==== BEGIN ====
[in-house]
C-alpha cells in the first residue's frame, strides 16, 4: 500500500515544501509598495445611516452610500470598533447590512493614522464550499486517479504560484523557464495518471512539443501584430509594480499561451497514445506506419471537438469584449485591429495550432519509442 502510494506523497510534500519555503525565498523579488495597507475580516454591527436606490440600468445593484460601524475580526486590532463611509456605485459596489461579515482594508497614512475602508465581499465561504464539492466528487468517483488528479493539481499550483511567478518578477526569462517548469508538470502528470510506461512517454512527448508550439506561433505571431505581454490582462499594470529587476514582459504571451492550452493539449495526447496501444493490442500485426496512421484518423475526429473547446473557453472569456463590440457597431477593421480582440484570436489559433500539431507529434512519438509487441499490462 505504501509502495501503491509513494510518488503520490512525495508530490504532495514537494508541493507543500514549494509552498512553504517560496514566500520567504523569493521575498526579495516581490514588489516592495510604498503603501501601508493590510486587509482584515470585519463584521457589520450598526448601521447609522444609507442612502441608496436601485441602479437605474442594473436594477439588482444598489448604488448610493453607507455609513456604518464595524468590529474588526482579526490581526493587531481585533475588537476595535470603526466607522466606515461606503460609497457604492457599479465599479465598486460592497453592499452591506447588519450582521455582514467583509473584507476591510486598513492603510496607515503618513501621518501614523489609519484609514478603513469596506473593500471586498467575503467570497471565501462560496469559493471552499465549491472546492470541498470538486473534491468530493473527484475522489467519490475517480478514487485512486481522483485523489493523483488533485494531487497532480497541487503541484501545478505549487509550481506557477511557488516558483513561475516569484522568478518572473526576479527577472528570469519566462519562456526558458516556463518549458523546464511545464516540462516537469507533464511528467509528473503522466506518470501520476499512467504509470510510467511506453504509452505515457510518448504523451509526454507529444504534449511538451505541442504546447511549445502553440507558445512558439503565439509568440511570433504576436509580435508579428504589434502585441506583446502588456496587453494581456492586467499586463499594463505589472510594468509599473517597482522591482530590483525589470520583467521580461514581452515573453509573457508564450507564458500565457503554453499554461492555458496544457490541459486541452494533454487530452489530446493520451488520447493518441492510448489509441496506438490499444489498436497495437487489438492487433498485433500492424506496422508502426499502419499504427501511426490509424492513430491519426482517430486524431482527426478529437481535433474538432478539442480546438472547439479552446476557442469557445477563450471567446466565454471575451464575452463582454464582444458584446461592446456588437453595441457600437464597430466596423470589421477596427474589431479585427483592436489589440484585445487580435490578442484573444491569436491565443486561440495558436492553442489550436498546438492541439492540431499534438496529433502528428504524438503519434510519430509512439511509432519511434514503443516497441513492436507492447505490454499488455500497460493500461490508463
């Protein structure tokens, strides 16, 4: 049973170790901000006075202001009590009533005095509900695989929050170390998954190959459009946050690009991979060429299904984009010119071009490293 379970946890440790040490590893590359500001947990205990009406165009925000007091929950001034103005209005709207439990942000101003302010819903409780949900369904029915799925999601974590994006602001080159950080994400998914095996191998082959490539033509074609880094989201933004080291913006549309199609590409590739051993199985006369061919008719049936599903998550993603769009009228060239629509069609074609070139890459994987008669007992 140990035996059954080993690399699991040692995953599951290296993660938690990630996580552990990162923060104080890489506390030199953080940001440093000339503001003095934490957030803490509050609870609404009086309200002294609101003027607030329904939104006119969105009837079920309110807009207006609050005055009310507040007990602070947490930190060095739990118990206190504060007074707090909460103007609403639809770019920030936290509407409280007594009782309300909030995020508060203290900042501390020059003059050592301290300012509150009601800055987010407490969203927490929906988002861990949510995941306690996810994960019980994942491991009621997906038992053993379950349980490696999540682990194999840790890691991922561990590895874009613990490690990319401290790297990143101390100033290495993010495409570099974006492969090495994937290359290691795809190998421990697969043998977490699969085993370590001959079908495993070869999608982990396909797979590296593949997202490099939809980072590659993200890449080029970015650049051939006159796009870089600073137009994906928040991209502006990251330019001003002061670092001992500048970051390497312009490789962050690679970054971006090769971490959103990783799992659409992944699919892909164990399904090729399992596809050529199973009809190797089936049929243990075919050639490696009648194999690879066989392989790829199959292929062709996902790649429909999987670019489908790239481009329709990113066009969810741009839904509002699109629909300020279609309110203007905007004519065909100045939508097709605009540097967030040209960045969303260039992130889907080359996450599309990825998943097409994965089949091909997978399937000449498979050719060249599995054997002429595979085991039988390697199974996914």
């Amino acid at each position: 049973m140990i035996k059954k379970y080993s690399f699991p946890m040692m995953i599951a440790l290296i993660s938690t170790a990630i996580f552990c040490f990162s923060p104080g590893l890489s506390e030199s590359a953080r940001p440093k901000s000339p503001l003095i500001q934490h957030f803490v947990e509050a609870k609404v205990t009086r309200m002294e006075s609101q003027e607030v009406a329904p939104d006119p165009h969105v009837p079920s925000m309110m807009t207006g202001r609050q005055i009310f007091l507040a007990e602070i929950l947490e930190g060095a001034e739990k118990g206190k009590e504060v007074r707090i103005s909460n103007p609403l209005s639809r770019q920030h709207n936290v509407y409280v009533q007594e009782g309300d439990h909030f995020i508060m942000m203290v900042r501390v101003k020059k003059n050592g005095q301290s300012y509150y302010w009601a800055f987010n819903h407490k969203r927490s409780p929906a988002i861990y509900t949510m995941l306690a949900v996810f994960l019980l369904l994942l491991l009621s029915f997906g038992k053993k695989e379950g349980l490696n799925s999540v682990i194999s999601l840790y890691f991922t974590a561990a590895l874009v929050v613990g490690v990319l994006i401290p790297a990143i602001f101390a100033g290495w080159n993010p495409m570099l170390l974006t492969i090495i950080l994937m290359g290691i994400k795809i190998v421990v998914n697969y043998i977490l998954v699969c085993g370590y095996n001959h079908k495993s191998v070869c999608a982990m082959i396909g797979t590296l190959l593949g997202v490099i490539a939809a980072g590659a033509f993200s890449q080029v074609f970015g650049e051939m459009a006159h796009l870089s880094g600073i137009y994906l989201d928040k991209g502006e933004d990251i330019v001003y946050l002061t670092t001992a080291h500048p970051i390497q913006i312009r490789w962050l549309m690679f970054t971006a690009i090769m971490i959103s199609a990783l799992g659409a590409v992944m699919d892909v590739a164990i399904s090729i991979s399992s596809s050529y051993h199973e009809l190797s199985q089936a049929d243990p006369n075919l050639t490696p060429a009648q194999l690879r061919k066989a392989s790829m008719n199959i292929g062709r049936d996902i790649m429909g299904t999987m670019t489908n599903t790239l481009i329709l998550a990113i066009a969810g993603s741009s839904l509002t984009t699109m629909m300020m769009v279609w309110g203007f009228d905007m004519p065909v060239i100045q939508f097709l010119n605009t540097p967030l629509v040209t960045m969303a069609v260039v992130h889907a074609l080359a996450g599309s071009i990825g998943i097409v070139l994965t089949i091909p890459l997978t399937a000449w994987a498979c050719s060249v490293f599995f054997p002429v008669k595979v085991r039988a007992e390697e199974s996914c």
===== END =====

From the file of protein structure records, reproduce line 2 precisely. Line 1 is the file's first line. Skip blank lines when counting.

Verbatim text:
C-alpha cells in the first residue's frame, strides 16, 4: 500500500515544501509598495445611516452610500470598533447590512493614522464550499486517479504560484523557464495518471512539443501584430509594480499561451497514445506506419471537438469584449485591429495550432519509442 502510494506523497510534500519555503525565498523579488495597507475580516454591527436606490440600468445593484460601524475580526486590532463611509456605485459596489461579515482594508497614512475602508465581499465561504464539492466528487468517483488528479493539481499550483511567478518578477526569462517548469508538470502528470510506461512517454512527448508550439506561433505571431505581454490582462499594470529587476514582459504571451492550452493539449495526447496501444493490442500485426496512421484518423475526429473547446473557453472569456463590440457597431477593421480582440484570436489559433500539431507529434512519438509487441499490462 505504501509502495501503491509513494510518488503520490512525495508530490504532495514537494508541493507543500514549494509552498512553504517560496514566500520567504523569493521575498526579495516581490514588489516592495510604498503603501501601508493590510486587509482584515470585519463584521457589520450598526448601521447609522444609507442612502441608496436601485441602479437605474442594473436594477439588482444598489448604488448610493453607507455609513456604518464595524468590529474588526482579526490581526493587531481585533475588537476595535470603526466607522466606515461606503460609497457604492457599479465599479465598486460592497453592499452591506447588519450582521455582514467583509473584507476591510486598513492603510496607515503618513501621518501614523489609519484609514478603513469596506473593500471586498467575503467570497471565501462560496469559493471552499465549491472546492470541498470538486473534491468530493473527484475522489467519490475517480478514487485512486481522483485523489493523483488533485494531487497532480497541487503541484501545478505549487509550481506557477511557488516558483513561475516569484522568478518572473526576479527577472528570469519566462519562456526558458516556463518549458523546464511545464516540462516537469507533464511528467509528473503522466506518470501520476499512467504509470510510467511506453504509452505515457510518448504523451509526454507529444504534449511538451505541442504546447511549445502553440507558445512558439503565439509568440511570433504576436509580435508579428504589434502585441506583446502588456496587453494581456492586467499586463499594463505589472510594468509599473517597482522591482530590483525589470520583467521580461514581452515573453509573457508564450507564458500565457503554453499554461492555458496544457490541459486541452494533454487530452489530446493520451488520447493518441492510448489509441496506438490499444489498436497495437487489438492487433498485433500492424506496422508502426499502419499504427501511426490509424492513430491519426482517430486524431482527426478529437481535433474538432478539442480546438472547439479552446476557442469557445477563450471567446466565454471575451464575452463582454464582444458584446461592446456588437453595441457600437464597430466596423470589421477596427474589431479585427483592436489589440484585445487580435490578442484573444491569436491565443486561440495558436492553442489550436498546438492541439492540431499534438496529433502528428504524438503519434510519430509512439511509432519511434514503443516497441513492436507492447505490454499488455500497460493500461490508463